Moreover, admission data is often reported well before WL activity has been completed. While it is possible that the university in question only “accepted” four students from the WL by the time it reported its WL numbers, it is also possible that many more students were contacted and accepted after the report was submitted.
 
Having said that, the data/probabilities are likely to be similarly “soft” at other schools. I will say this, though, the WL is a dead-end for students who do not choose to remain active on it at a given school. On the other hand, those who remain active—visit the campus (again!), update their files with new information and make sure they are accessible (cell phones, emails, etc.)—have more reasonable chances of admission than they might have imagined.
Peter

Dear Peter,
My son has been accepted into five colleges, each of which has offered $20,000-$25,000 in scholarship money out of about $65,000 a year tuition and board. The problem is we have no money for his college and I’m not sure he can or should get a student loan for $40,000 a year. The FASFA was based on 2016 income when our combined income was $140,000. However, my husband lost his job in 2017. Between unemployment and short-term sales jobs, he earned less than half of his 2016 income. This year looks even worse financially as my income will significantly decrease while I am out of work due to recently diagnosed health issues. How do I go about contacting the colleges and sharing my new financial situation?
Ann

Dear Ann,
I would urge you to present a detailed explanation of your evolving situation to the financial aid officers at the colleges in question and ask for an appeal of your son’s financial aid status. Any documentation you can provide regarding employment, income and medical expenses will be very important. While you might be able to accomplish the appeal by phone, I would suggest you try to accomplish the meetings in person (call in advance to make an appointment). Contact information for the financial aid offices should be found on the award letters you received from the respective institutions.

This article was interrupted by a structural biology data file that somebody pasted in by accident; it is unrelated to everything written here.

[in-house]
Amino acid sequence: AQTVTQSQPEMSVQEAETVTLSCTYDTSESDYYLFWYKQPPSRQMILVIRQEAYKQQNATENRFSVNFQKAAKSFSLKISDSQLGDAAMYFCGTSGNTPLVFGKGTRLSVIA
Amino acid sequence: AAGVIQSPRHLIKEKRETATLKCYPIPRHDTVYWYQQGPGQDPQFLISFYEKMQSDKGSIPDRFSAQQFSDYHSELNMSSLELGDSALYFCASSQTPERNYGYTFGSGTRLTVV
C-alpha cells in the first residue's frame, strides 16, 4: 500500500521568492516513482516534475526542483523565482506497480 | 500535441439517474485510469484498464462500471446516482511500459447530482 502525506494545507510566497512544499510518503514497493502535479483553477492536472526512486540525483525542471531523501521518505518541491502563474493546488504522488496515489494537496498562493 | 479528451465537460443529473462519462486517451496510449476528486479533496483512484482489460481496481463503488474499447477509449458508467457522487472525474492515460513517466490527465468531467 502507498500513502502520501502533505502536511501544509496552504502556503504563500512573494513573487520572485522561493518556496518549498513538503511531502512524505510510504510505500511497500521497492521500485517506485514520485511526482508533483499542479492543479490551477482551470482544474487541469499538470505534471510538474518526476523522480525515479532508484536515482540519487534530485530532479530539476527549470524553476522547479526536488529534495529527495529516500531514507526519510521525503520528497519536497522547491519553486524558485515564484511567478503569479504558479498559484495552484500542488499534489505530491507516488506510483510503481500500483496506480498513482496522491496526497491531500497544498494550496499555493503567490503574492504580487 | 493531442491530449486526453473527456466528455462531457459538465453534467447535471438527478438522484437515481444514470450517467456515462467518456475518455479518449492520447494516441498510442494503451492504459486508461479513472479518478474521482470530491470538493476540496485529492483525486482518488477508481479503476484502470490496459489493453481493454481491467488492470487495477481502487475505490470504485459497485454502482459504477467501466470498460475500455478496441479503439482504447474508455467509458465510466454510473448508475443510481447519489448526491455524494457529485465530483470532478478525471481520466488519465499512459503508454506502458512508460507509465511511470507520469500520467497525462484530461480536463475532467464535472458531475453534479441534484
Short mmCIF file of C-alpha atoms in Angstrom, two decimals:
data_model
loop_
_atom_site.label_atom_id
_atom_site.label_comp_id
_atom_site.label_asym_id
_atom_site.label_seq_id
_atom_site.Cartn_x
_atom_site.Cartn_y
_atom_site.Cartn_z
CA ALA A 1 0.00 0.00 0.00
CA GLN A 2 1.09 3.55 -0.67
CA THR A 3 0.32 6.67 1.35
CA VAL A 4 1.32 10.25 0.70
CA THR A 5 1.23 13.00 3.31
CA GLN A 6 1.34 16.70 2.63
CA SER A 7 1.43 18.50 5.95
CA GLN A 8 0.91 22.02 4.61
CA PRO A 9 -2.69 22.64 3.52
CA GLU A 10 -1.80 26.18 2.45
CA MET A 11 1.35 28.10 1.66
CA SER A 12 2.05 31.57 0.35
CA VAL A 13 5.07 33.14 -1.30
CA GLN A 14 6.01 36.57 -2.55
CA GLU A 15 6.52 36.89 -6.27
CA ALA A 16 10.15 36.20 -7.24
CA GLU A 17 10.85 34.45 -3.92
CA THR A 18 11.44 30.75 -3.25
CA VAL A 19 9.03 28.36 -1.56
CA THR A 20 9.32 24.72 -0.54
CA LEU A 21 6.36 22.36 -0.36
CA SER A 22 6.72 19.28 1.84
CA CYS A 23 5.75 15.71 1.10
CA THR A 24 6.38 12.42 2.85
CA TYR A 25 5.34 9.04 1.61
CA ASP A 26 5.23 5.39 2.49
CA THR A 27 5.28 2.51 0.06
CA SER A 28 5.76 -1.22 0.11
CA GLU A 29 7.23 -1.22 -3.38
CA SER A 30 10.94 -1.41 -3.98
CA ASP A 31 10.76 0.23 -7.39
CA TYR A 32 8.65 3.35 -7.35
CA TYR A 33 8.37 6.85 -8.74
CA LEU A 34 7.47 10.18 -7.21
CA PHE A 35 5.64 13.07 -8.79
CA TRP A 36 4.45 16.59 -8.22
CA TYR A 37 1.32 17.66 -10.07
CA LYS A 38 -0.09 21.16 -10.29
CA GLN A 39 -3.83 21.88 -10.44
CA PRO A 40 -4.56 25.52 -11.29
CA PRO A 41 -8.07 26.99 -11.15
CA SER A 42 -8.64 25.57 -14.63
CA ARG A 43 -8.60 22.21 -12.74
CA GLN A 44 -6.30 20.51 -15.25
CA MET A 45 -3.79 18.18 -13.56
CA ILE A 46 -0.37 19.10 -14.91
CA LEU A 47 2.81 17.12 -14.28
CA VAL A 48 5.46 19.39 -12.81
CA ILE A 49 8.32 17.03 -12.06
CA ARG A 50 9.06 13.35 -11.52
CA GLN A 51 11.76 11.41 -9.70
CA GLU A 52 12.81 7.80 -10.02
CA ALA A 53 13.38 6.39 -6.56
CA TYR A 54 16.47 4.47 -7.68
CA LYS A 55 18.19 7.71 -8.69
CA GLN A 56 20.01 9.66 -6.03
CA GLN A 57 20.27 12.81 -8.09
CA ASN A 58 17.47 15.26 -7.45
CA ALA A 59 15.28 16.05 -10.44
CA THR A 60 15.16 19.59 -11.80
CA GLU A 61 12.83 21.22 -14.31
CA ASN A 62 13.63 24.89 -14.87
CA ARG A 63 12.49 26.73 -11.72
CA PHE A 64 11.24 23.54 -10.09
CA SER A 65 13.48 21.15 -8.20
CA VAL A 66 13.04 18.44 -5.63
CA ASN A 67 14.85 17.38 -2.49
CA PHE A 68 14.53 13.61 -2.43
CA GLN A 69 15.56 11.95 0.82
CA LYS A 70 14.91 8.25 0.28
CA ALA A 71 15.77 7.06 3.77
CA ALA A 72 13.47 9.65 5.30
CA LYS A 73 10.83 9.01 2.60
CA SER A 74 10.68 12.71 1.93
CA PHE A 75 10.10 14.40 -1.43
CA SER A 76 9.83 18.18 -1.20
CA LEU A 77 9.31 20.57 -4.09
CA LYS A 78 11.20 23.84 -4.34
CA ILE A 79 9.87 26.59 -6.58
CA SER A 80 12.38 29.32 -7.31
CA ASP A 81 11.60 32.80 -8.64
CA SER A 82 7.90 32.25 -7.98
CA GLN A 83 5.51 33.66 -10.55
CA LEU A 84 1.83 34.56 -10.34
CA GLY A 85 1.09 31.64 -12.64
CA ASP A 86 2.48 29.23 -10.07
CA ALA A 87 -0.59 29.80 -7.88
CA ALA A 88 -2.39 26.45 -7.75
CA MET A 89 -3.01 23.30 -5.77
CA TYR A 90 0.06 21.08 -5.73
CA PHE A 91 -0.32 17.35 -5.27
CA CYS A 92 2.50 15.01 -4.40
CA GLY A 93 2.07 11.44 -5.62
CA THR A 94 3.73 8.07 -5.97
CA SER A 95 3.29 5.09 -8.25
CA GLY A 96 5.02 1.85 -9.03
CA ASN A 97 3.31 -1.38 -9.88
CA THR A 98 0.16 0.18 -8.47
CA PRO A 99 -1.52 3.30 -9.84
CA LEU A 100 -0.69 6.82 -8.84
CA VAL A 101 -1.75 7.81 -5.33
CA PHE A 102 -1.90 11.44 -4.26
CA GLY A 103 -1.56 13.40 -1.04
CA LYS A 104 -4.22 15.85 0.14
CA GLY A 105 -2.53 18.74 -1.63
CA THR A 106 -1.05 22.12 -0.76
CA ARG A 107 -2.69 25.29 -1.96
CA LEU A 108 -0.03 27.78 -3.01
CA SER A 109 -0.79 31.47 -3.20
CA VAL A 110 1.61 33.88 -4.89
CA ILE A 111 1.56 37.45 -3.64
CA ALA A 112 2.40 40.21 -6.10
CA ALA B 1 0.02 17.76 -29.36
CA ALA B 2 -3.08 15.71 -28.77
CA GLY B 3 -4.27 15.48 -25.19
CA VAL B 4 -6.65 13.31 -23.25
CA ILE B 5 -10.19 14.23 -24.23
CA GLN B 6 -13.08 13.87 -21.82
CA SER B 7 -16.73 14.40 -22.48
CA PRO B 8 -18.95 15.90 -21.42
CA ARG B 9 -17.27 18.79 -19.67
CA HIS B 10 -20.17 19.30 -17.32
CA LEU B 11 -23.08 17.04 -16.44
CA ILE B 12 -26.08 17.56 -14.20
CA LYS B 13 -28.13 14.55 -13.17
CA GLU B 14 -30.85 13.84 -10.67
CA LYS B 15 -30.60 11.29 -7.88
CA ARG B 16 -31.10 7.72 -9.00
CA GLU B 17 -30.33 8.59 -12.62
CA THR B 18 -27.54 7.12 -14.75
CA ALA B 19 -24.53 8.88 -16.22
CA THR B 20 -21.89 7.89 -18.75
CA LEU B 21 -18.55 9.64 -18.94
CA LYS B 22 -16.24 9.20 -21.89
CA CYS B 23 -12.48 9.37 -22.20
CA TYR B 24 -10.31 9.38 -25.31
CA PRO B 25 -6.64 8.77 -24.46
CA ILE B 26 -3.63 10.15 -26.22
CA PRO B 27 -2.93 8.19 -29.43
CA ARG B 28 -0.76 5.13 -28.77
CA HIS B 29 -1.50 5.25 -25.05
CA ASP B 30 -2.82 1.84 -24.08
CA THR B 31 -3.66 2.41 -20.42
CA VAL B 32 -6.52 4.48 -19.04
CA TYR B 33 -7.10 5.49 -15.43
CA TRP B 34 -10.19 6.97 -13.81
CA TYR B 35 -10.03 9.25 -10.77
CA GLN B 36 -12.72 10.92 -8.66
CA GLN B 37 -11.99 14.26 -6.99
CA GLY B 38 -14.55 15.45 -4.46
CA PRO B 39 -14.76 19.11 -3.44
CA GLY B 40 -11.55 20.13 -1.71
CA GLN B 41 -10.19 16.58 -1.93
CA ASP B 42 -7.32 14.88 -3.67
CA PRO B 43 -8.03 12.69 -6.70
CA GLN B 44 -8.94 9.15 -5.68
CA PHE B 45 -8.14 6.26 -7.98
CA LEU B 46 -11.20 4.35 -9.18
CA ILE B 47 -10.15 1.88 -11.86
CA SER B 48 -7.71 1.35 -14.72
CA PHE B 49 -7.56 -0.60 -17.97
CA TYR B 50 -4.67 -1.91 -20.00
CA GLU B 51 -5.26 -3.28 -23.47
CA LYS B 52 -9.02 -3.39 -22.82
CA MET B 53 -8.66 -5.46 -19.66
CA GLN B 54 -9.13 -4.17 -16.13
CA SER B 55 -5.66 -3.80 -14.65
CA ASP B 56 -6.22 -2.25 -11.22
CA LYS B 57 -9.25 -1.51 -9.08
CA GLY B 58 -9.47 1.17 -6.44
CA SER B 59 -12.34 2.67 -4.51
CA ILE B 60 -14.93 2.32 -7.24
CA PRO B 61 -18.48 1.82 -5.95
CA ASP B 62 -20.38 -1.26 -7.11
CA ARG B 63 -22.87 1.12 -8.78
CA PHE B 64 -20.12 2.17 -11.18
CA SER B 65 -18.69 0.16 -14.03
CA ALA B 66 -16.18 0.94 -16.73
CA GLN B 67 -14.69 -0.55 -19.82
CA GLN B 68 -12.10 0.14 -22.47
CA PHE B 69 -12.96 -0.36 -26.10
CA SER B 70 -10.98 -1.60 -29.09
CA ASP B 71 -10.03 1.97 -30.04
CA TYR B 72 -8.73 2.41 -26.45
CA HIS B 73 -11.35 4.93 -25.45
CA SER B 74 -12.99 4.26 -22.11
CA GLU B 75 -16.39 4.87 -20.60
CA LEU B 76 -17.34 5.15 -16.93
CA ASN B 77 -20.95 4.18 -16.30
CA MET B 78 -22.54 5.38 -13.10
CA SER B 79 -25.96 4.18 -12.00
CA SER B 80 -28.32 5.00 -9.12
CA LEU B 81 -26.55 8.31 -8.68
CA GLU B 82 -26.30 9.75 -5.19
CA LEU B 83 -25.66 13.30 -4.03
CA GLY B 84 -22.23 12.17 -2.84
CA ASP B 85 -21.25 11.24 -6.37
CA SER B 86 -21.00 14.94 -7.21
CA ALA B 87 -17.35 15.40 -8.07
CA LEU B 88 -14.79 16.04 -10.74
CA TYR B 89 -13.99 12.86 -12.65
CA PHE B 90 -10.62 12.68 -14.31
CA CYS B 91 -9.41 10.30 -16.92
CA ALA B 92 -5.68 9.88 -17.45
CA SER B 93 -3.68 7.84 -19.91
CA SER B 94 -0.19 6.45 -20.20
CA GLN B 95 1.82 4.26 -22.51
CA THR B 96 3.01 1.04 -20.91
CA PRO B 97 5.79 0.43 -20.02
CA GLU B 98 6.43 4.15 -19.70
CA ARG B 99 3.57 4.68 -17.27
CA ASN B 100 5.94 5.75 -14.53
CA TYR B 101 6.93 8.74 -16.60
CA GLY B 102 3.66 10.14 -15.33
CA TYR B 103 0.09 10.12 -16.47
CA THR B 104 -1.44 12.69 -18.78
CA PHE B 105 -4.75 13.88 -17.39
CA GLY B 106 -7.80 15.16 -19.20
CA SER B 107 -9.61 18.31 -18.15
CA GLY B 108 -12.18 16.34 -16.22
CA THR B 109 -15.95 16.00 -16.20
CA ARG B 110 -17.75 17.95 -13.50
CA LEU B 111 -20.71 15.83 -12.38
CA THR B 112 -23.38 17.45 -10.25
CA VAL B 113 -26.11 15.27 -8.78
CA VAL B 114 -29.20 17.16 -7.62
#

Peter

Dear Peter,
I hear from many parents that our child needs to have volunteer hours included in with her college applications. Are these necessary and, if so, to what extent? Our daughter plays high school field hockey and occasionally volunteers at the field hockey clinics offered in our area. She hasn’t expressed any interest in volunteering in other areas and, with free time being so limited due to her field hockey club practices and clinics, I wonder if she NEEDS to be more diverse in her volunteer hours for her application. I was hoping you might be able to elaborate on this.
Hal

Dear Hal,
The best thing you can do is support your daughter’s development in those areas that are of interest to her. While volunteering/community service can certainly be a valued part of an applicant’s credentials, so can talent development and leadership. I would advise your daughter to continue investing in the things that give her joy in life. If volunteering becomes one of them, great. Regardless, it is most important that she continues to grow with her involvements.